Predicting turnover of appointed county managers in large American counties

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The American Review of Public Administration




Researchers have suggested that American counties are emerging as leaders in local governance. This is mainly attributed to counties being called on to provide a whole host of new services to an ever-growing population. County managers are known to play a critical role in the provision of these services. Thus, the extent of turnover among county managers can significantly affect the services provided to a community. To date, researchers know very little about the factors contributing to county manager turnover. Several empirical analyses have explored tenure and turnover patterns of top-level government executives, yet these analyses have principally focused on cities. The purpose of this article is to extend existing research on city and county manager turnover. In this study, the authors test hypotheses with data on county manager turnover from 32 large counties with populations greater than 500,000 over a period of 15 years (1992-2006). As with prior studies performed on city manager turnover, the authors posit that county manager turnover in counties with a commission–manager form of government are influenced by forces of political uncertainty, fiscal stress, and community instability. The results show that increases in measurements of political uncertainty, fiscal stress, and community instability positively influence county manager turnover. Furthermore, the results show that increases in a county manager’s level of formal education increase the odds that a county manager will remain in office. Similar increases were found when county managers who were promoted from within the organization were compared with those who were recruited from external sources.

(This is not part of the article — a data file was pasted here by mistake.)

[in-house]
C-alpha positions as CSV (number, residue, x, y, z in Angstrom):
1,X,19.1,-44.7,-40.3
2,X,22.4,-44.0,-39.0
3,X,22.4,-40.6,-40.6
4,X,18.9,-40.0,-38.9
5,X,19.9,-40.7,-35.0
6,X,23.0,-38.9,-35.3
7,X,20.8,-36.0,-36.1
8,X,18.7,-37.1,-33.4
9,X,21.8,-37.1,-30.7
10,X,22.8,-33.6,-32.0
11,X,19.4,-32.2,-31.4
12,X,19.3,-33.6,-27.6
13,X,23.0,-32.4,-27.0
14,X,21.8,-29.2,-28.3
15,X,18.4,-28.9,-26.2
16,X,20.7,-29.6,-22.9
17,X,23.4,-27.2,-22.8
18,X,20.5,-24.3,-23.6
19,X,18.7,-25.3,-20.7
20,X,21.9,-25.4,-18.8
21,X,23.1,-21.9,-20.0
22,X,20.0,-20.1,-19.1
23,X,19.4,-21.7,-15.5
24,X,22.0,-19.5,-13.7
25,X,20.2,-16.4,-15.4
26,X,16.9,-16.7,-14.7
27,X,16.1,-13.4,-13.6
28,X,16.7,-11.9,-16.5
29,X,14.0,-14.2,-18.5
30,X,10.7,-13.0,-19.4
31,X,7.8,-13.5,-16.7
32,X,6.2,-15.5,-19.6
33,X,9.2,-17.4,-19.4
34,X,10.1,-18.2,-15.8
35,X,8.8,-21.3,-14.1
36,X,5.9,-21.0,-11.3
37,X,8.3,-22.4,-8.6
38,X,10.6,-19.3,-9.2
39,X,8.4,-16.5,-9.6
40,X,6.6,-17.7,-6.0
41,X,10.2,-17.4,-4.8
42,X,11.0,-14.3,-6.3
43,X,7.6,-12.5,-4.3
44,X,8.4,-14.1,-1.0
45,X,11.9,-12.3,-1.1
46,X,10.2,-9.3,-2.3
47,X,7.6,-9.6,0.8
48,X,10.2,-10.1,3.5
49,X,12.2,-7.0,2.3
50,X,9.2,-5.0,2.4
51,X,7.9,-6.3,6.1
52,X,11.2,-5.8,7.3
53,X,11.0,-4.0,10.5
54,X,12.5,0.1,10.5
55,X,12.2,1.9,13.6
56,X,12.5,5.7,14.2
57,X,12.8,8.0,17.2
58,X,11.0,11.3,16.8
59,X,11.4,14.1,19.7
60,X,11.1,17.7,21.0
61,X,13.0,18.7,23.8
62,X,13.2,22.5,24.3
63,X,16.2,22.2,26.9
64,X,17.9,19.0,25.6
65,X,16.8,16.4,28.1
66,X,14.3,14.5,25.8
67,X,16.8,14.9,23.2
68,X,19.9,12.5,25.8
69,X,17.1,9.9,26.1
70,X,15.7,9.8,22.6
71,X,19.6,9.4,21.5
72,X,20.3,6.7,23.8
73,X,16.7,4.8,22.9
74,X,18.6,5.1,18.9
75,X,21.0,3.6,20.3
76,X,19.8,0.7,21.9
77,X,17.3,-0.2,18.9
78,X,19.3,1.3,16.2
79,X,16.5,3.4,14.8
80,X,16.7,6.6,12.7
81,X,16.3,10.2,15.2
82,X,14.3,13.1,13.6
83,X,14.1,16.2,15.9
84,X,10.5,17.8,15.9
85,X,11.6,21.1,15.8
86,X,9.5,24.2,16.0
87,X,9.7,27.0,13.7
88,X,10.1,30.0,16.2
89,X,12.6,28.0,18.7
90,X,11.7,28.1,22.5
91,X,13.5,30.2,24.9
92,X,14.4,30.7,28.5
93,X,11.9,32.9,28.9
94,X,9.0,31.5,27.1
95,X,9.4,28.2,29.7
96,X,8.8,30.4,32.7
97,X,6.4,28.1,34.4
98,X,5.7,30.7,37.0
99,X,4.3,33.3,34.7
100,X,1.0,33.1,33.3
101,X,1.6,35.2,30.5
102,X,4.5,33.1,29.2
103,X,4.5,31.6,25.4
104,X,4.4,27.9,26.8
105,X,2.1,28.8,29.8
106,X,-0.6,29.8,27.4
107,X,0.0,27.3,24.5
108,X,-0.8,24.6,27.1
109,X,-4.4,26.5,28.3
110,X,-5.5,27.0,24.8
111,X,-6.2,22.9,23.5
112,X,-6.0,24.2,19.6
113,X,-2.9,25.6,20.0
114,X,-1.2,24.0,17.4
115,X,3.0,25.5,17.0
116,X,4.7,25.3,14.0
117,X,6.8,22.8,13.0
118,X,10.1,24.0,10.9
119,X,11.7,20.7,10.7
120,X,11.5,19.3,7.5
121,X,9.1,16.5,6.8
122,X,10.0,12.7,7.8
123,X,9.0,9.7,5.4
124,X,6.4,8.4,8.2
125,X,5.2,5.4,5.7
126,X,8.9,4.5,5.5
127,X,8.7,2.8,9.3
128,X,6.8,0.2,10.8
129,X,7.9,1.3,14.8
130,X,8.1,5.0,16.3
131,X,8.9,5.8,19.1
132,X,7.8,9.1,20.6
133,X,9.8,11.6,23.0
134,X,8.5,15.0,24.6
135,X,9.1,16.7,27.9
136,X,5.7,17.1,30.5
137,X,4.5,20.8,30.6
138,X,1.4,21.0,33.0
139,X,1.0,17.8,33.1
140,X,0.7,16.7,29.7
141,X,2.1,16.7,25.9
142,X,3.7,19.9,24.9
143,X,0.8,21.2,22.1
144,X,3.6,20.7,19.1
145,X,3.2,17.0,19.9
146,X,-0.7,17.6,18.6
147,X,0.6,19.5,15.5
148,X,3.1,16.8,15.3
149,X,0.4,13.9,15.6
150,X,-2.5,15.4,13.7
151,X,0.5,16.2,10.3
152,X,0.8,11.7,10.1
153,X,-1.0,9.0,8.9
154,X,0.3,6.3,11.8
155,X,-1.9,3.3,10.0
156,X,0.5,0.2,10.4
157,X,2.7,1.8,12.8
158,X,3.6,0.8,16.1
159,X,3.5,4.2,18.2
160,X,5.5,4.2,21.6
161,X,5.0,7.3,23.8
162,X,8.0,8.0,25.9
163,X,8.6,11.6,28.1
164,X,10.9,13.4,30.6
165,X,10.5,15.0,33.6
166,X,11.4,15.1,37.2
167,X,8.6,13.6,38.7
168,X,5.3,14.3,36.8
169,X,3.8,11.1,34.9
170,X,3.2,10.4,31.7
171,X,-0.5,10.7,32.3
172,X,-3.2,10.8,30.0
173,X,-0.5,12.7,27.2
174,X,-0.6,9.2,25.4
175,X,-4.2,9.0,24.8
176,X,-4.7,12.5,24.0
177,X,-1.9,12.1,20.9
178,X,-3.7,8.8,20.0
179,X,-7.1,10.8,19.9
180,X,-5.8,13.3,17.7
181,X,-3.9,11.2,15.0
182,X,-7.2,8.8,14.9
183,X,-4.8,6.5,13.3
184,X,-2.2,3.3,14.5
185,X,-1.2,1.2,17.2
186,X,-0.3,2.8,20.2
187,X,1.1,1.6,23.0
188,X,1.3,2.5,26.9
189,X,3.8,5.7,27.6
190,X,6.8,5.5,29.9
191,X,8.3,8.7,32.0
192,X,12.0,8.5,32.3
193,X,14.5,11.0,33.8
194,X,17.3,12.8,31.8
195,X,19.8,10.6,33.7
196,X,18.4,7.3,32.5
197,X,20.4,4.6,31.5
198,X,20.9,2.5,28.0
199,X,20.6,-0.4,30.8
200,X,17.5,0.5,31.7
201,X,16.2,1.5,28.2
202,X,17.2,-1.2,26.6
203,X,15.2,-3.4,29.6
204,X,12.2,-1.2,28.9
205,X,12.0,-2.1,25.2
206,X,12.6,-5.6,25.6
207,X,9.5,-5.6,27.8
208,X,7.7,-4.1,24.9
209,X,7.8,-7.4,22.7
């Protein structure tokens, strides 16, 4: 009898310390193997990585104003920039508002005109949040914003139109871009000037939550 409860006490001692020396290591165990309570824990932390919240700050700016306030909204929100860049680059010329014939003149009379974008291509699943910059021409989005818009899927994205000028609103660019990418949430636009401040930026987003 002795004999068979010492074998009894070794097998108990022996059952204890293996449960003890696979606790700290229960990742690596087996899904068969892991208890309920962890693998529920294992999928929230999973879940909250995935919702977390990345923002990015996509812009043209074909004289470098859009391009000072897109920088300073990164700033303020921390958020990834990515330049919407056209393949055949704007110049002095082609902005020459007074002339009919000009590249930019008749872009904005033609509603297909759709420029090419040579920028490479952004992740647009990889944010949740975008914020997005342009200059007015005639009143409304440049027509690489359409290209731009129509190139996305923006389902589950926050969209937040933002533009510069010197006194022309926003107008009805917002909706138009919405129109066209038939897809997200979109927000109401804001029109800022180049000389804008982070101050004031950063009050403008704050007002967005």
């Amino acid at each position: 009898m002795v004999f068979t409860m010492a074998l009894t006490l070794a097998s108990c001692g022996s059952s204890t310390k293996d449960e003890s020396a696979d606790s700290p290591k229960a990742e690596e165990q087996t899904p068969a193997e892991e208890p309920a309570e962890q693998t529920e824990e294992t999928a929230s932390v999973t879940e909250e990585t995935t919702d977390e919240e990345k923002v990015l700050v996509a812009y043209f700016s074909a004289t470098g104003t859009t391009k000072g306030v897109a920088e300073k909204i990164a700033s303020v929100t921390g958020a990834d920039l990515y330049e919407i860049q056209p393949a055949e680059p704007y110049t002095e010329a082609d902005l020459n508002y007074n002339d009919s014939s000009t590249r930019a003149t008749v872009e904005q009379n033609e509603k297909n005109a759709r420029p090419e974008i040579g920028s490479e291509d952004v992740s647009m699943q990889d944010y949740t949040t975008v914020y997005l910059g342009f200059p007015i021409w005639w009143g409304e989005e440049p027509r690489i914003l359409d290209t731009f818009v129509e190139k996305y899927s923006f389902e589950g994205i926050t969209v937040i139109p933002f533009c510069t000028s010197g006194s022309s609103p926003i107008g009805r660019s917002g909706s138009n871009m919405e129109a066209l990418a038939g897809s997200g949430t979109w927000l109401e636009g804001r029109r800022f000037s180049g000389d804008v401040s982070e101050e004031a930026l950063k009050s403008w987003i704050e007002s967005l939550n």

Counties; County government; County officials and employees; County services; Fiscal Instability; Labor turnover; Leadership; Local government; Political conflict; Turnover; United States


American Politics | Political Science | Public Affairs, Public Policy and Public Administration



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